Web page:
On a completely different note, after a four month lapse, we're evidently doing the Hippolytus. I highly doubt it's going to happen: we haven't rehearsed or even seen each other for the previously-mentioned four months; we have no funds or costumes; no translation; and most importantly, no venue. And this is all going to come together by May. My pessimism aside, I am going to work hard on this, until it dies a lamentable death, and so I've started my translation! I have missed Greek, and I wish I'd been functional enough to work on it before. I went through the first thirty lines like a whirlwind, in part because I remember a startling amount of it from tenth grade.

And to switch again, I am pretty sure a witch has cursed my lime sorbet. It has now been in the freezer for almost two days and it is not even close to frozen.

Cooking

Dec. 15th, 2008 01:00 am
polutrope: (sleep is for pussies)
My plan for break is to cook a new thing every day. Now, since I am much better at conceiving grandiose plans than at carrying them out, this may or may not happen. However, I've started out strong, and today (12-14-08; please disregard date of posting) I have made chocolate pepper cookies.

They're very easy and very rich, and although many people are skeptical about the pepper when first they hear of it, it makes a good counterpoint to the chocolate. This comes from someone who would willingly pick each fleck of pepper off her food, if she thought it could remove the stain of that spice.


(Also, having listened to your voicemail, I love you very much, [livejournal.com profile] dolique!)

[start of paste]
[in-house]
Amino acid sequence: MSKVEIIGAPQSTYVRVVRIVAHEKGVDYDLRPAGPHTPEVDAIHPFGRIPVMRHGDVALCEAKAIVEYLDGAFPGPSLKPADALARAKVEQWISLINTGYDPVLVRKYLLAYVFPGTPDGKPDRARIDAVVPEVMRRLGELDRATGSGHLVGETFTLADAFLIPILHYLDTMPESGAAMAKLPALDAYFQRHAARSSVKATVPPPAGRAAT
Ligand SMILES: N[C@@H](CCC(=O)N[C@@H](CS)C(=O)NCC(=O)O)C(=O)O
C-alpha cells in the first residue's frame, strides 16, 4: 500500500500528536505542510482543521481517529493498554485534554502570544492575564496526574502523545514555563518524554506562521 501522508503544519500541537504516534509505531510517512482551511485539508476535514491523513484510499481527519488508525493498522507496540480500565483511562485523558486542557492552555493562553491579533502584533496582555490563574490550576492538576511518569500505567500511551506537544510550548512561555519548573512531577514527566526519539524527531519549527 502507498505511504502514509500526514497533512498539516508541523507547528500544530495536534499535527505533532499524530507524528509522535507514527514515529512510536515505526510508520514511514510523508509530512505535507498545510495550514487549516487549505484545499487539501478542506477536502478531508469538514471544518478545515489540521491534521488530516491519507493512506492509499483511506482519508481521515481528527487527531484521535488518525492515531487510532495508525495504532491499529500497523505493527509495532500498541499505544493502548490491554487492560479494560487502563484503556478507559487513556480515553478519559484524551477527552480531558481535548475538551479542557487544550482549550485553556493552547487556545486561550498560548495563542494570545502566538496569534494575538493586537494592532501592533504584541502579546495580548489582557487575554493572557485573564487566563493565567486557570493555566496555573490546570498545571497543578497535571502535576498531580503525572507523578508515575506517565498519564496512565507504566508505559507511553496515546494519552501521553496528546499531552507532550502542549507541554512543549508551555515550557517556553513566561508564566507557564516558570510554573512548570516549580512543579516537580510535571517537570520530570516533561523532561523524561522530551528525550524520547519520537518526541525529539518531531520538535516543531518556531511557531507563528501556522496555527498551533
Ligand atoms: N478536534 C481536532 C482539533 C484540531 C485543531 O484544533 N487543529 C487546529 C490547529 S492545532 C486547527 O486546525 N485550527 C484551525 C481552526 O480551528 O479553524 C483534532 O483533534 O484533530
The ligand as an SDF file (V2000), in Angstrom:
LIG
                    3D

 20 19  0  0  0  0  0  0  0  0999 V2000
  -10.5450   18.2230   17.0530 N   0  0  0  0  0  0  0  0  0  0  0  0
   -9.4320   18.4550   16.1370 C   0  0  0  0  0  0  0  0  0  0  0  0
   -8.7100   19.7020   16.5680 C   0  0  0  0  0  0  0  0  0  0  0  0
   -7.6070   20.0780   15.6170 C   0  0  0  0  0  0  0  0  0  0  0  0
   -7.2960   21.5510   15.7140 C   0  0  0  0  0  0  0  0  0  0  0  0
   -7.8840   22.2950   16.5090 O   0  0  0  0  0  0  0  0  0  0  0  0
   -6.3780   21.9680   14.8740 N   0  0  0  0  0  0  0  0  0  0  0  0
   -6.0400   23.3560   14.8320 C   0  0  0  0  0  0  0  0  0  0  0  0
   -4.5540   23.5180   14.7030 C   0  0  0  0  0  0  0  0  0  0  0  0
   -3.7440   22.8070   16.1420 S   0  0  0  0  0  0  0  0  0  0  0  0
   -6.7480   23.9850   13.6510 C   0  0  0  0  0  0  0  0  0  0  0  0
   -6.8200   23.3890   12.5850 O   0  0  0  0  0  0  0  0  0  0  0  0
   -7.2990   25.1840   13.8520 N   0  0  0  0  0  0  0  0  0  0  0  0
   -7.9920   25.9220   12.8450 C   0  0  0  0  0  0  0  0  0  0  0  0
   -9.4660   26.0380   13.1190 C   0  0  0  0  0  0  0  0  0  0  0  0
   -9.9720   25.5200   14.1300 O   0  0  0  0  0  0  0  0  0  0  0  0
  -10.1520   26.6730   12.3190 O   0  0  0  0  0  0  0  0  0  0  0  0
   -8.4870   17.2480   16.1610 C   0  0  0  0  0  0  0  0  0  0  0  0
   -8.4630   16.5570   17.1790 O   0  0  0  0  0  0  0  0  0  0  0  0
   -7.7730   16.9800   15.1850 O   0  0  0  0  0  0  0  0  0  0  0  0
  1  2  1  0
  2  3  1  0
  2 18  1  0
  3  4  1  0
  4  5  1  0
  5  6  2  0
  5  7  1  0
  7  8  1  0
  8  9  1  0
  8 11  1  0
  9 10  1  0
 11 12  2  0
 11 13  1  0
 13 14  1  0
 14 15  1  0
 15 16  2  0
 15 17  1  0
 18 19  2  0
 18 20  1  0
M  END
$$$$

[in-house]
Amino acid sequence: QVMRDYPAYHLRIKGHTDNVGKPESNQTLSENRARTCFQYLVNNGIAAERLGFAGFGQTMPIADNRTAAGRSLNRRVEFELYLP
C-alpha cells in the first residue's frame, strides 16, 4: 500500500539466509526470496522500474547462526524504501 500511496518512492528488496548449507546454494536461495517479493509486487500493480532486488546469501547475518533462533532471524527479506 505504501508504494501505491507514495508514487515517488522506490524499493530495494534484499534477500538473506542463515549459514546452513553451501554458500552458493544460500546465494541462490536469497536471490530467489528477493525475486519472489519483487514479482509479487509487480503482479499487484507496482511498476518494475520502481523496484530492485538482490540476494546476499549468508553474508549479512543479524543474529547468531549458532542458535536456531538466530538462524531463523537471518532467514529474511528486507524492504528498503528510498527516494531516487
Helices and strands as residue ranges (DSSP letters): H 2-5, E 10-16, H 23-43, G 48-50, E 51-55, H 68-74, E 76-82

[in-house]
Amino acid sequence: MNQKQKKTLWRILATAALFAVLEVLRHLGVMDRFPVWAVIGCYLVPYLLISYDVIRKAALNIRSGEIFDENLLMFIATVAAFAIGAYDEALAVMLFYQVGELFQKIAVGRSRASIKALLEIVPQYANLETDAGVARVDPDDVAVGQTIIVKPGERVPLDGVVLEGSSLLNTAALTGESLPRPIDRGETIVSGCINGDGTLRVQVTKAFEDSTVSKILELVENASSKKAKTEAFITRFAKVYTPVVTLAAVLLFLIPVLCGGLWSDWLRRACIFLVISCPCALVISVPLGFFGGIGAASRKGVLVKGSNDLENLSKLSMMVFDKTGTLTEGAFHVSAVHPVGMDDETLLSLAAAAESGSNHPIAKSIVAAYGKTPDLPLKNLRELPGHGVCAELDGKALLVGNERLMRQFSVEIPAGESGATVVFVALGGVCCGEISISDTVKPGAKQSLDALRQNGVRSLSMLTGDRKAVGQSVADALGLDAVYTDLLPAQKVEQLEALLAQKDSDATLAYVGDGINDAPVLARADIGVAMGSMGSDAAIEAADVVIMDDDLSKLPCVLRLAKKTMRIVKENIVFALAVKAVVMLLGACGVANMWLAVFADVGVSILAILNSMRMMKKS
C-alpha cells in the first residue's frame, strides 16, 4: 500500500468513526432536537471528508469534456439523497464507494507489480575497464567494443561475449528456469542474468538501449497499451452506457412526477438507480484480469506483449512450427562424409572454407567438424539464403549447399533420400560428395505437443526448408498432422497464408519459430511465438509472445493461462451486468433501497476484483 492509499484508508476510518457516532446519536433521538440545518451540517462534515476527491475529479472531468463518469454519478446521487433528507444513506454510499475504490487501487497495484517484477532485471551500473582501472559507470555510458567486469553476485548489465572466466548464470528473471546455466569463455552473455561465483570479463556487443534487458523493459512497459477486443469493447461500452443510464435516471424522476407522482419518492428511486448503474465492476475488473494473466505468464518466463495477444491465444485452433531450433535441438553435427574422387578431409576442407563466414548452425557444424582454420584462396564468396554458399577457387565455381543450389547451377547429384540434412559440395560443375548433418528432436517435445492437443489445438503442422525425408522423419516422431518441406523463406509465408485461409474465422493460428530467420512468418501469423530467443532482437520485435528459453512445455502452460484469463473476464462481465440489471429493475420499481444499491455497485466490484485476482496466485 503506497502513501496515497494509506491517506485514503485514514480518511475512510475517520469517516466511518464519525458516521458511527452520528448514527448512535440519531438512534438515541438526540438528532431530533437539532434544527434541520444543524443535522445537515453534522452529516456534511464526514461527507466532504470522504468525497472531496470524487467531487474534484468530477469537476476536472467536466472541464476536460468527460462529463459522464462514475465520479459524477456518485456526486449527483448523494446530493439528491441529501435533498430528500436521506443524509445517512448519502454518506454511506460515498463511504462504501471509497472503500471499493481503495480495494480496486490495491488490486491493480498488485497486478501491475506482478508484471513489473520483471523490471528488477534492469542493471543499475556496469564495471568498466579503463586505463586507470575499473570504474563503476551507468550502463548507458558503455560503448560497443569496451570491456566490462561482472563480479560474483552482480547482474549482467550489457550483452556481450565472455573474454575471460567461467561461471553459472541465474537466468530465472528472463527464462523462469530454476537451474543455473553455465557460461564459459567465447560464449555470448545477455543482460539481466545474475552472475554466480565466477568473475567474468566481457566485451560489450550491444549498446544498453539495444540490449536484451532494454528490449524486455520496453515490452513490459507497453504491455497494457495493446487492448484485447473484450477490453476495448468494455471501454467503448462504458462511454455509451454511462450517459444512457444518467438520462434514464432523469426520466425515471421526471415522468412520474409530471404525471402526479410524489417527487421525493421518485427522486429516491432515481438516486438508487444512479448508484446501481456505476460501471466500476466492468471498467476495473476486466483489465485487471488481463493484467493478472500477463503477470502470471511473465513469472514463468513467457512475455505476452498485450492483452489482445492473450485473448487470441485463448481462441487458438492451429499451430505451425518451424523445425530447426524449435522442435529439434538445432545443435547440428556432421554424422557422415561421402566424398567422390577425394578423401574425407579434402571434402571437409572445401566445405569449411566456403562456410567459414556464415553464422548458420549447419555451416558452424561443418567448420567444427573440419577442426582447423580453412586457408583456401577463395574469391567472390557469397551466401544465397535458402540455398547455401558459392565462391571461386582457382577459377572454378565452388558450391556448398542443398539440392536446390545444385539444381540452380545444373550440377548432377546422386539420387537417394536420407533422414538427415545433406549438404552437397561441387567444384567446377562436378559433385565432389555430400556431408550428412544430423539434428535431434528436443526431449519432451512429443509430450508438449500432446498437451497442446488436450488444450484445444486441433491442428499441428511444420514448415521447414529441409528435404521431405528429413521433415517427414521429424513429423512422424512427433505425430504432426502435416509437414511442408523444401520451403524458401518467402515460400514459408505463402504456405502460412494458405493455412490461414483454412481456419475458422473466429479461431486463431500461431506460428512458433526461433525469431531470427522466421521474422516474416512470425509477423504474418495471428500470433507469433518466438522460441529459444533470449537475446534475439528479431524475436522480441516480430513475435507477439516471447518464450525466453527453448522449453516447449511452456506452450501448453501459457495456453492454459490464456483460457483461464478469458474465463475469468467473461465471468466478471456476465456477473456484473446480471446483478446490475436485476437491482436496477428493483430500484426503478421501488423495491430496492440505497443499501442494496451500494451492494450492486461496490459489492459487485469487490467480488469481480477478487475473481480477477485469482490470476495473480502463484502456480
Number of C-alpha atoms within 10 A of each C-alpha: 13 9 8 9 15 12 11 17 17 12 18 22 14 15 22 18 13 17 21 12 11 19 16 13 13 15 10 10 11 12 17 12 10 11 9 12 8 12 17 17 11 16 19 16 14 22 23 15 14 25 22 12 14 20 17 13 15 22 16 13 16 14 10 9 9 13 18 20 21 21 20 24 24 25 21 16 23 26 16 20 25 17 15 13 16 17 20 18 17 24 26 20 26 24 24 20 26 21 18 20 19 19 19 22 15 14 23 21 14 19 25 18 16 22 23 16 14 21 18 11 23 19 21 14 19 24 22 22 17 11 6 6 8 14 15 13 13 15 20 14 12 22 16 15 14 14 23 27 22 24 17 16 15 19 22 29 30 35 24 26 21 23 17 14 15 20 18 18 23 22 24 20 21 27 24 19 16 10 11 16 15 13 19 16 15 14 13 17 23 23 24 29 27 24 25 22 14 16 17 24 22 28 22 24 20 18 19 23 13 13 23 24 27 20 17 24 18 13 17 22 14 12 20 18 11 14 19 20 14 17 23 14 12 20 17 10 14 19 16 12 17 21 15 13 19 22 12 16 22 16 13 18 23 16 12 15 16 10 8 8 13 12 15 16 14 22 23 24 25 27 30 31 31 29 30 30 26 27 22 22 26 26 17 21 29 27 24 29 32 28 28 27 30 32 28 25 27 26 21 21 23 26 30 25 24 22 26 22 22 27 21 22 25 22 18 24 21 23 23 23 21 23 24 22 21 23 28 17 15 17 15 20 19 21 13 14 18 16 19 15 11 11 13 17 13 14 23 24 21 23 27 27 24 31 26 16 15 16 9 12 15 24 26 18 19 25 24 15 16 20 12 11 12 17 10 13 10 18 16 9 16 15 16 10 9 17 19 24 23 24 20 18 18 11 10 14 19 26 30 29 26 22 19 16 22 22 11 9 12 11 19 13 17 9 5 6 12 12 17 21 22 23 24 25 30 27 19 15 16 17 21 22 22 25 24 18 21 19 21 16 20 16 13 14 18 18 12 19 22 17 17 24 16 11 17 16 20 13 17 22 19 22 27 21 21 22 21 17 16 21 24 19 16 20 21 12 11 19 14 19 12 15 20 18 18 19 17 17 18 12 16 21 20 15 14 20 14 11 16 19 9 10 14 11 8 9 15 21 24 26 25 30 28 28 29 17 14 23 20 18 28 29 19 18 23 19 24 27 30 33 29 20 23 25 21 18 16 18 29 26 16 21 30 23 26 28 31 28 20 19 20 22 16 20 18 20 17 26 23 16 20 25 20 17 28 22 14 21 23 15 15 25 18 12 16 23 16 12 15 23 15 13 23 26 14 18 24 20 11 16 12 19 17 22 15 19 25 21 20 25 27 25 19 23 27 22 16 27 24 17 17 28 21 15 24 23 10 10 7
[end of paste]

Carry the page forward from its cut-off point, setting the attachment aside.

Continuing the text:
polutrope: (sleep is for pussies)
I have clearly gone completely insane, but I think it's in a good way, or at least a way that's relevant to my major.

A couple of people and I are doing a production of Hippolytus in the original Ancient Greek: we've got most of our cast and have possibilities for the two people we don't have; we have professorial support for the idea and for the reading; we have texts; we have ideas for staging; and last but not least, we have funding!

When we went to the head of department (who is also our Vergil professor, Feeney) he said essentially that he'd been waiting for someone to do something like this the whole time he'd been head.

We're going to have a chorus and try to get music, and Professor Katz can help us with pronunciation, and it's going to be painfully awesome. And a lot of work, but I think it's manageable.


(We were waiting outside Professor Feeney's office, and we heard that he was talking with our prospective Theseus. We waited for him to come out and cornered him, then told him about the plan. He agreed. So now we only need Phaedra's nurse and Hippolytus himself.)

The only downside to this is that it means I can't take five classes next semester, but oh well. I've been told it's a bad idea in any case.
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I just bought my ticket to the Dessay/Florez Fille du Régiment, for May 8. Whee!

**And Lucia di Lammermoor! This season will be great!